Dominic Raab said “the ball is in the EU’s court” regarding the implementation of the Northern Ireland protocol, while French President Emmanuel Macron has warned Britain that the agreement on Brexit was not renegotiable.
The foreign minister told Sky News that the EU must be “less purist, more pragmatic and more flexible” on the issue, adding that the bloc’s approach “poses a risk to the Good Friday deal”.
Boris Johnson and US President Joe Biden “did not dwell” on Brexit issues when they met in person for the first time on Thursday and it was the Prime Minister who raised the issue, Mr. Raab.
“The Prime Minister and the President have addressed the Northern Ireland Protocol and we understand the interest of the United States as a long-standing guarantor of the Good Friday Agreement,” he said.
Mr Raab said the prime minister was able to explain that “we want a flexible and pragmatic approach”.
“But for this to happen, the EU must be less purist, more pragmatic and more flexible in its implementation,” said the Foreign Minister.
“The ball is in the EU’s court over that.
“Frankly, the Prime Minister and the President didn’t dwell on this, there were so many other things that were discussed.”
He continued: “There was a respectful conversation. The Prime Minister wanted to raise it and be very clear about our position.
“It is the dogmatic and purist approach taken by the EU that poses the risk to the Good Friday deal.”
The foreign minister’s comments came as French President Emmanuel Macron told a press conference that “nothing is renegotiable, everything must be applied” as he prepares to visit the UK. United for the G7 summit in Carbis Bay, Cornwall.
The protocol effectively keeps Northern Ireland in the single European goods market in order to avoid a hard border with Ireland, which means a trade barrier in the Irish Sea for goods crossing Great Britain.
But The UK’s exit from the EU has severely tested the peace in Northern Ireland.
The 27-nation bloc wants to protect its markets but a border in the Irish Sea cuts off the British province from the rest of the UK.
Although Britain officially left the EU in 2020, both sides are still threats on the Brexit deal after London unilaterally delayed the implementation of the North Irish clauses of the agreement.
Mr Macron told reporters: “I think that’s okay – wanting to review something in July that was finalized in December after years of discussions and work.”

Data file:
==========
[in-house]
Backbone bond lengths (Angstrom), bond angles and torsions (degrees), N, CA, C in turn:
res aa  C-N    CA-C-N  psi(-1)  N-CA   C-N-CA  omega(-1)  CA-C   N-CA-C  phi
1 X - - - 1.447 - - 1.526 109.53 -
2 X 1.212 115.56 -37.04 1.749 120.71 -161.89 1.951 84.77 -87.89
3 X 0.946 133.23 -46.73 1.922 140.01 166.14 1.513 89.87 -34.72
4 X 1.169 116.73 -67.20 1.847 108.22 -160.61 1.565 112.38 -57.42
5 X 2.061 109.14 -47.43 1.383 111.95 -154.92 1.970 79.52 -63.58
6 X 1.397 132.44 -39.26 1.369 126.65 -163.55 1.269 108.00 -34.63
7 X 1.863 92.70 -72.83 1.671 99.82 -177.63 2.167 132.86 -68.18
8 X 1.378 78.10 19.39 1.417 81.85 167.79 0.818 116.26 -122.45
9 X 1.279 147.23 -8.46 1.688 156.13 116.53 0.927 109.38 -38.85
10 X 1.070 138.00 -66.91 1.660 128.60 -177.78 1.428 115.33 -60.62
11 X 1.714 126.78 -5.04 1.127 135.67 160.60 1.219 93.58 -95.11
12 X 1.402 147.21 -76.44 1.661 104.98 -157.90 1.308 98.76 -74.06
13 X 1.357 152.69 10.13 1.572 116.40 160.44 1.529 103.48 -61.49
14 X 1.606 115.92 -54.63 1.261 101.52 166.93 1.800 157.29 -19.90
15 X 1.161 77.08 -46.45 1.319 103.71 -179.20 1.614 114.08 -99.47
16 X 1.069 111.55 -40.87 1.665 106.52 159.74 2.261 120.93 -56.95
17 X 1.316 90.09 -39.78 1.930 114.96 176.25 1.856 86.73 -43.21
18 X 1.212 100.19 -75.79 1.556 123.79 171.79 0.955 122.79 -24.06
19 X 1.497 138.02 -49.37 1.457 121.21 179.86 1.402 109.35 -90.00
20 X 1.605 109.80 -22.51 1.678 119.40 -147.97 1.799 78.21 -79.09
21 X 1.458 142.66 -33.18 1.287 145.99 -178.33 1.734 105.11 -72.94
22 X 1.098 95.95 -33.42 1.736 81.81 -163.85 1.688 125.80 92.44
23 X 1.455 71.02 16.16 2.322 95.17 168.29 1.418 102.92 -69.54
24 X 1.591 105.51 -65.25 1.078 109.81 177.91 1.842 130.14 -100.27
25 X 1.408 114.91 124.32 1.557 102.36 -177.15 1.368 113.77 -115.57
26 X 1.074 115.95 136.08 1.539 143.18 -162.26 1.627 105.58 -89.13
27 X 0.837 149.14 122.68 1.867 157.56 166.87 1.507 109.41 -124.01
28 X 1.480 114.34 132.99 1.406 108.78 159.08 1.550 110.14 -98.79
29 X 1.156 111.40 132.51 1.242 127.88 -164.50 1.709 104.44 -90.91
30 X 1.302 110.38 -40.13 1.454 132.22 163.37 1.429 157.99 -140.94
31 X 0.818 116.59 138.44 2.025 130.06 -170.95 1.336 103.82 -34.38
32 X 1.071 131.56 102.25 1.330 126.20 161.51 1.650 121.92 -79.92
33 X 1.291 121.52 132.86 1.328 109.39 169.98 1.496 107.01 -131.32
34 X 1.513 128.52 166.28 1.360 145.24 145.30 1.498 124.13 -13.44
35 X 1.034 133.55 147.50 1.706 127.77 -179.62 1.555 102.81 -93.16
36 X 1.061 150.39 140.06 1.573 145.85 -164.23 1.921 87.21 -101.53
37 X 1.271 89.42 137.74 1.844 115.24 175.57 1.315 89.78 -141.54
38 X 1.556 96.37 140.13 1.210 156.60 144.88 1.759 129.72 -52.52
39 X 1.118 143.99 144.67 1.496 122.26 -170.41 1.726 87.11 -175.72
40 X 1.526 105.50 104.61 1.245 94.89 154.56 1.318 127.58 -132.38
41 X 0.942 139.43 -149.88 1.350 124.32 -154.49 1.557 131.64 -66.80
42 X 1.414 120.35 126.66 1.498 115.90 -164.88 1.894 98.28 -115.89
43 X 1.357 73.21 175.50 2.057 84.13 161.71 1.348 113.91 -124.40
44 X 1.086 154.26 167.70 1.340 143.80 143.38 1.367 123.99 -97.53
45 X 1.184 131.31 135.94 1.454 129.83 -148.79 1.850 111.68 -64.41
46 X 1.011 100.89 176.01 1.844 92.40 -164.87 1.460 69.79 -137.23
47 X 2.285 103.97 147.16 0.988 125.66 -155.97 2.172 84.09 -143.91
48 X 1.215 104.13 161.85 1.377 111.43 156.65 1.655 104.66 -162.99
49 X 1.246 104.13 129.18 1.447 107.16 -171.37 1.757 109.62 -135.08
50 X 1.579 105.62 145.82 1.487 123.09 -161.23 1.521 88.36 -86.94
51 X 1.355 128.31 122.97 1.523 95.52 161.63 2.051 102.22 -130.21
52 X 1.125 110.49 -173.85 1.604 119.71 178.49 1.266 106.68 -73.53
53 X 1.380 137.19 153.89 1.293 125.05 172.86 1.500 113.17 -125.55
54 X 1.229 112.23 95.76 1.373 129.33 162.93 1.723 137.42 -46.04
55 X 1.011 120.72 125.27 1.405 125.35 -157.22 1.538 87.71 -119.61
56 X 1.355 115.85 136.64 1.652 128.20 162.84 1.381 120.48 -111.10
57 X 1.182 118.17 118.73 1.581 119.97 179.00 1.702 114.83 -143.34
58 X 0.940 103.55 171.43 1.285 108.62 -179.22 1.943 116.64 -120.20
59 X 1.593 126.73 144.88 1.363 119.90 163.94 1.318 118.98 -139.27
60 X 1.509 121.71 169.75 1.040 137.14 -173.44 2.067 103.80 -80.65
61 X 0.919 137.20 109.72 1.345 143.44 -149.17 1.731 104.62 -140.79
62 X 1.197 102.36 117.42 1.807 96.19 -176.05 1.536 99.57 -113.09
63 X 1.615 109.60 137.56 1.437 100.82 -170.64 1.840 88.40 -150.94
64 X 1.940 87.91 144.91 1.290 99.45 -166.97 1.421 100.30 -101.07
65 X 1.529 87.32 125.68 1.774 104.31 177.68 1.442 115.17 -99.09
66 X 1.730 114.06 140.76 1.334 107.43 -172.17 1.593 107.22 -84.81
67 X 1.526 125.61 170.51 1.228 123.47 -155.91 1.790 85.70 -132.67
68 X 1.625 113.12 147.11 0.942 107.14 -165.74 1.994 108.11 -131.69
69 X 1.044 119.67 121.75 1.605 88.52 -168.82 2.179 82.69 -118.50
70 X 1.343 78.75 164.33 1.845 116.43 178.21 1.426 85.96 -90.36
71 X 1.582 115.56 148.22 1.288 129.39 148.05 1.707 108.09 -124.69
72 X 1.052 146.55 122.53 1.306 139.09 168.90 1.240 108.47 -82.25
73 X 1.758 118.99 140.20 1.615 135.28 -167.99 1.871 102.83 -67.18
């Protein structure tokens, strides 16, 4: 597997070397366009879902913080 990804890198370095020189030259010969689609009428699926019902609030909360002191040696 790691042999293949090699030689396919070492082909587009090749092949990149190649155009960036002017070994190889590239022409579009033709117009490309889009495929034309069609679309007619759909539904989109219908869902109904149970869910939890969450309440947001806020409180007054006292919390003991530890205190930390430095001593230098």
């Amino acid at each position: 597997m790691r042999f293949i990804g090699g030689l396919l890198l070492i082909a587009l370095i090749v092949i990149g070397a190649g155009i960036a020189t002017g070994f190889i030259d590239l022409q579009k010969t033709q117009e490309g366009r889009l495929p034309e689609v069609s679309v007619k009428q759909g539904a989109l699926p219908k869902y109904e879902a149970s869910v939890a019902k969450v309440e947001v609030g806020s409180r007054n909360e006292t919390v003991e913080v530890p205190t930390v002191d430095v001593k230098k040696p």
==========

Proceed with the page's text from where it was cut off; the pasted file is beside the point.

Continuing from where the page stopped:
“We have a protocol,” he continued. “If after six months you say that we cannot respect what has been negotiated, then that says nothing can be respected. I believe in the weight of a treaty, I believe in seriousness. Nothing is negotiable. . Everything is applicable. “
After his first summit talks with Mr. Biden, Mr Johnson downplayed the differences with Washington on the impact of Brexit on peace in Northern Ireland.
The Prime Minister hailed Mr. Biden as “a big breath of fresh air” because he wanted to work with London on a wide range of issues from climate change and COVID to security.
Mr Johnson said the US, UK and European Union were “in perfect harmony” in finding solutions to enforce the 1998 peace agreement.
Former Prime Minister Tony Blair said “there will always be” a problem with the protocol and called for finding “practical solutions”.
“On some level this is an intractable problem and I think the only way they can solve it is to tackle some kind of tax on practical issues and see where Northern Ireland could in any case. how to stay aligned with European regulations and where there may be areas where it doesn’t matter that Britain also complies with European regulations in order to create that border, ”he told Sky News.
When asked if he agreed with Mr Raab’s comment that the EU needs to be ‘more pragmatic’, Mr Blair added: ‘The EU would turn things upside down.
“There is no point in starting some sort of megaphone negotiation with the other party, you have to sit down and try to find a solution.
“But I think there will be huge resistance in Europe to abandon the protocol because it’s not as if the protocol has been negotiated without there being a clear understanding of what it means.
“Now, like I said, I don’t think it’s possible to remove the protocol. I think what could happen is that you find, like I said, these practical ways – and hopefully that will happen, otherwise it will cause real tensions in Northern Ireland. “